like I had been transported back to "leave it to beaver", I mean they were
almost all very old American cars. Old chevies and fords from the 50s mostly it
seemed, very nice, mostly well kept. I thought it was a very pretty touch to the
atmostphere of Havana.
We arrived at the Museum later in the afternoon, I found it a terrific museum actually.
It was loaded with historical things, weopens, pictures, even a tank from the revolution.
It was a great museum with plenty of fun stuff. For the more scholarly individual it has a
load of old documents and essays from the revolution and Cubas history. Even a room
dedicated to my idol, Che. It was great. I didnt get to see the whole museum
unfortunatly, we were in a rush to see as much of Havana as possible in only four days. I
made a vow to myself that when I returned I would do so allowing myself a good month to
see the city.
We spent the night barhopping which was fun. Getting very drunk and mingling with the
Cuban ladies. It was a fun. We went to a salsa club and discovered that us Americans have
no rythem whatsoever. We were going to go to a few other music clubs until one of
Michaels buddies who was staying with us at the Methodist church also starting
vomiting right there in the middle of the street. So we had to go home, but it was fun
anyways. All the time I felt very safe for some reason. I didnt see any crime the
entire time I was there, and amazinly unlike my trip to Dominican Republic I did not run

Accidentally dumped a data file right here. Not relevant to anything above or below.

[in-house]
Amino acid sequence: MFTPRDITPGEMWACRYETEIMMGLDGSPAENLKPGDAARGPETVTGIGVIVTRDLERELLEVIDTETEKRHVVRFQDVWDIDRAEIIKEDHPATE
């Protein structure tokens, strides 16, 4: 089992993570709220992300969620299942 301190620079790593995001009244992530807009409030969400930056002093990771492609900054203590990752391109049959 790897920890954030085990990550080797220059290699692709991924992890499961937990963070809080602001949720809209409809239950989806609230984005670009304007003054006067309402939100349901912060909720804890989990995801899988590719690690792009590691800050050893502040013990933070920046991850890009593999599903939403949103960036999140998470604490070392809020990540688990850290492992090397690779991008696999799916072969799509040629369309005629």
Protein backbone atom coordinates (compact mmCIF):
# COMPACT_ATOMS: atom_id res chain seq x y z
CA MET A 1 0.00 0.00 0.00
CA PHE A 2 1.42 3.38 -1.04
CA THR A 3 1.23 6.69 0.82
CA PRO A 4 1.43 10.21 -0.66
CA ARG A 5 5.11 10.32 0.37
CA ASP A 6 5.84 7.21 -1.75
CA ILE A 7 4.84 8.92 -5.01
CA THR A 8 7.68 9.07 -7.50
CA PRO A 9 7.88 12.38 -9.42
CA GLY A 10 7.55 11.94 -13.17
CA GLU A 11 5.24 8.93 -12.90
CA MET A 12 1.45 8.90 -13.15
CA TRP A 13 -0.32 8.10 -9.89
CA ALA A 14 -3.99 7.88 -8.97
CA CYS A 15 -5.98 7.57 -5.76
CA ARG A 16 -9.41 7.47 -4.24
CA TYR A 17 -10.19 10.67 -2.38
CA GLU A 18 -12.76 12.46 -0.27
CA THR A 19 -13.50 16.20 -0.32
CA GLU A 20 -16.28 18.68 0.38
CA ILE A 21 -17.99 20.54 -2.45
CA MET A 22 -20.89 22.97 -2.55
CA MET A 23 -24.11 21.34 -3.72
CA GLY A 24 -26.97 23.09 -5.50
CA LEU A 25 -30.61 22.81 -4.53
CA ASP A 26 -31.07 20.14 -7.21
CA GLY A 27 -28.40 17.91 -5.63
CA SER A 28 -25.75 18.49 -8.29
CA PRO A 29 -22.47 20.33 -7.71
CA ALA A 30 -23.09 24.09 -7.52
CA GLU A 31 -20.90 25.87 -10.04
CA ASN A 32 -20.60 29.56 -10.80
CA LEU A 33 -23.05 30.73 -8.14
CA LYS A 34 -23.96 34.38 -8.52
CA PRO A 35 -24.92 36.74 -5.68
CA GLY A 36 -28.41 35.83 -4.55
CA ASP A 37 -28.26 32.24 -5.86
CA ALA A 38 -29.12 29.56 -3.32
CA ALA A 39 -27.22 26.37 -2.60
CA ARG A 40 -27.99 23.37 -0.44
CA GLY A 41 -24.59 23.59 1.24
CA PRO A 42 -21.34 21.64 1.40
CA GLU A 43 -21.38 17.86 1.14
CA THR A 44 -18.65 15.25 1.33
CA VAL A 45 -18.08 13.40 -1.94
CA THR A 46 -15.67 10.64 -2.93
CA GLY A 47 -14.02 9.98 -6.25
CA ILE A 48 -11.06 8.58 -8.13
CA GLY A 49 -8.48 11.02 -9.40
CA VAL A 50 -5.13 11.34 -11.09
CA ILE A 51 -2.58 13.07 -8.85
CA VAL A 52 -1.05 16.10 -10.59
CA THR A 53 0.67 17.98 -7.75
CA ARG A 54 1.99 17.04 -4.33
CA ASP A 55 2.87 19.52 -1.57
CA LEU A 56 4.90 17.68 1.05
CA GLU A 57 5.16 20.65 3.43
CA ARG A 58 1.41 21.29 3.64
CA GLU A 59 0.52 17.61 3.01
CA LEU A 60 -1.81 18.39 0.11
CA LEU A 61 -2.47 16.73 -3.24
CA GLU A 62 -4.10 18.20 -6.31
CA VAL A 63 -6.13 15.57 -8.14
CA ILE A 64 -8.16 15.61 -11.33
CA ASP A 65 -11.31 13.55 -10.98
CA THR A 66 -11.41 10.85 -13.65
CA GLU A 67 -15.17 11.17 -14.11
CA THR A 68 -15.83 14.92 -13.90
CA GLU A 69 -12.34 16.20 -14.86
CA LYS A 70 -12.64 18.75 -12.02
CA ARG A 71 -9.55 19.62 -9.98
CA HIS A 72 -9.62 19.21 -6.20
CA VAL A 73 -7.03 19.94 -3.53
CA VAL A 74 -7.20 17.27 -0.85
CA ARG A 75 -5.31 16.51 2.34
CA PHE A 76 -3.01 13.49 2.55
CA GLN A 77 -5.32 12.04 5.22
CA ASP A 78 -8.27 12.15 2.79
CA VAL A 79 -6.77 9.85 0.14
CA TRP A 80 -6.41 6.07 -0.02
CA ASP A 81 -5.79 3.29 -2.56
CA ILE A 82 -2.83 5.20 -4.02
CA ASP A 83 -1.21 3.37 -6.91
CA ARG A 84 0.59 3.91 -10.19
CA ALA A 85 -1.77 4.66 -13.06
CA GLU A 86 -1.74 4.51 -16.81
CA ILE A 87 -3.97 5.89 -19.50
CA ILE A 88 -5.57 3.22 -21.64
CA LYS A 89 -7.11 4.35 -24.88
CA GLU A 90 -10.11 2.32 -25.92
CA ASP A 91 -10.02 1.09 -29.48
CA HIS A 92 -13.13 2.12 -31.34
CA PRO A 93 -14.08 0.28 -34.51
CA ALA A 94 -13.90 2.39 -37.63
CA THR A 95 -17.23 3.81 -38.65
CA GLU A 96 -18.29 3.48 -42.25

into a single person begging for money.
Food could have been better I guess. We ate one time in a state-run restraunt, where
workers could eat plenty of food for almost nothing. The food was okay with little
selection. There were private restraunts also were the food was still very cheap but much
tastier none the less. I shopped a bit in some "dollar stores" where I could use
my dollars to get anything I wanted basically, but the "non-dollar" stores also
accepted dollars very gratefully. I guess dollars are in need overthere.
Old Havana was great. The colonial architecture still remained in most parts, with
pretty balconies overlooking the street and romantic-like buildings. I dont remember
the specific name of the Cathedral of Havana, I remember that it was built by jesuits or
something and that I feel it compared with any or most of the cathedrals of Latin America
and possibly Europe. The Fortress of Havana was in Old Havana as well. With a good history
behind it and a breathtaking view. I didnt get time to see anyother historical
sites, those two sites were very important Cuban tourist sites I think so I am at least
proud of myself for having visited them.
I know I already mentioned it, but the nightlife was fantastic. Plenty of bars and
clubs with any kind of caribean or American music you could imagine. Just thought Id
mention it, because I would go back just for the nightlife. There were also theatres and
ballats for the more sophisticated traveler. Neither of which I went to because
unfortunatly I am not the sophisticated traveler. I do however love watersports and any
sport for that matter. Michaels friend Tony had a sailing license (youll need
that to go sailing over there) and we bummed a ride on his boat. beautifull tropical fish,
clear waters, it was all great. And of course nice filling beer. That was another of our
day excursions, we sailed along the costline, taking glimspe of how beutifull it truly
was. And as I said before I think the Cuban costline and beaches are nicer then those of
the Bahamas. But once again, that is my opinion.
The fourth day came sooner then I could have imagined and I realized in my lazy tourist
attitude I had seen almost nothing in Havana! Besides a few major tourist attractions, I
still had a ton to see. Well I am happy to say that I will be returning to Cuba next
summer this time for a full month! And will write about even the most insigificant places